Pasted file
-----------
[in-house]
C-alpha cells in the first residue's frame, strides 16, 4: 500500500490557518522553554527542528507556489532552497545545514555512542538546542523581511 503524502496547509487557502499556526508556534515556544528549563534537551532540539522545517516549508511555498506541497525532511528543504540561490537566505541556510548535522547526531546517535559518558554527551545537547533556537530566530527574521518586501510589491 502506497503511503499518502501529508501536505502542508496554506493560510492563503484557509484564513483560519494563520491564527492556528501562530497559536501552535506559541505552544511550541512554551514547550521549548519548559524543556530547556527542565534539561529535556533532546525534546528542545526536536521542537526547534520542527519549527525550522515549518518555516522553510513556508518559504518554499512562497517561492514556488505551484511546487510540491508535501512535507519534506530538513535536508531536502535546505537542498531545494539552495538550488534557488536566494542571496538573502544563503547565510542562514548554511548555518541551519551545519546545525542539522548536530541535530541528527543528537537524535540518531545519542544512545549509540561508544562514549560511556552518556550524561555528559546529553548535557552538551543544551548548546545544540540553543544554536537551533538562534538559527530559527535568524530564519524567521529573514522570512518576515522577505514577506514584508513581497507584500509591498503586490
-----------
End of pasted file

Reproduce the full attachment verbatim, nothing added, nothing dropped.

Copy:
[in-house]
C-alpha cells in the first residue's frame, strides 16, 4: 500500500490557518522553554527542528507556489532552497545545514555512542538546542523581511 503524502496547509487557502499556526508556534515556544528549563534537551532540539522545517516549508511555498506541497525532511528543504540561490537566505541556510548535522547526531546517535559518558554527551545537547533556537530566530527574521518586501510589491 502506497503511503499518502501529508501536505502542508496554506493560510492563503484557509484564513483560519494563520491564527492556528501562530497559536501552535506559541505552544511550541512554551514547550521549548519548559524543556530547556527542565534539561529535556533532546525534546528542545526536536521542537526547534520542527519549527525550522515549518518555516522553510513556508518559504518554499512562497517561492514556488505551484511546487510540491508535501512535507519534506530538513535536508531536502535546505537542498531545494539552495538550488534557488536566494542571496538573502544563503547565510542562514548554511548555518541551519551545519546545525542539522548536530541535530541528527543528537537524535540518531545519542544512545549509540561508544562514549560511556552518556550524561555528559546529553548535557552538551543544551548548546545544540540553543544554536537551533538562534538559527530559527535568524530564519524567521529573514522570512518576515522577505514577506514584508513581497507584500509591498503586490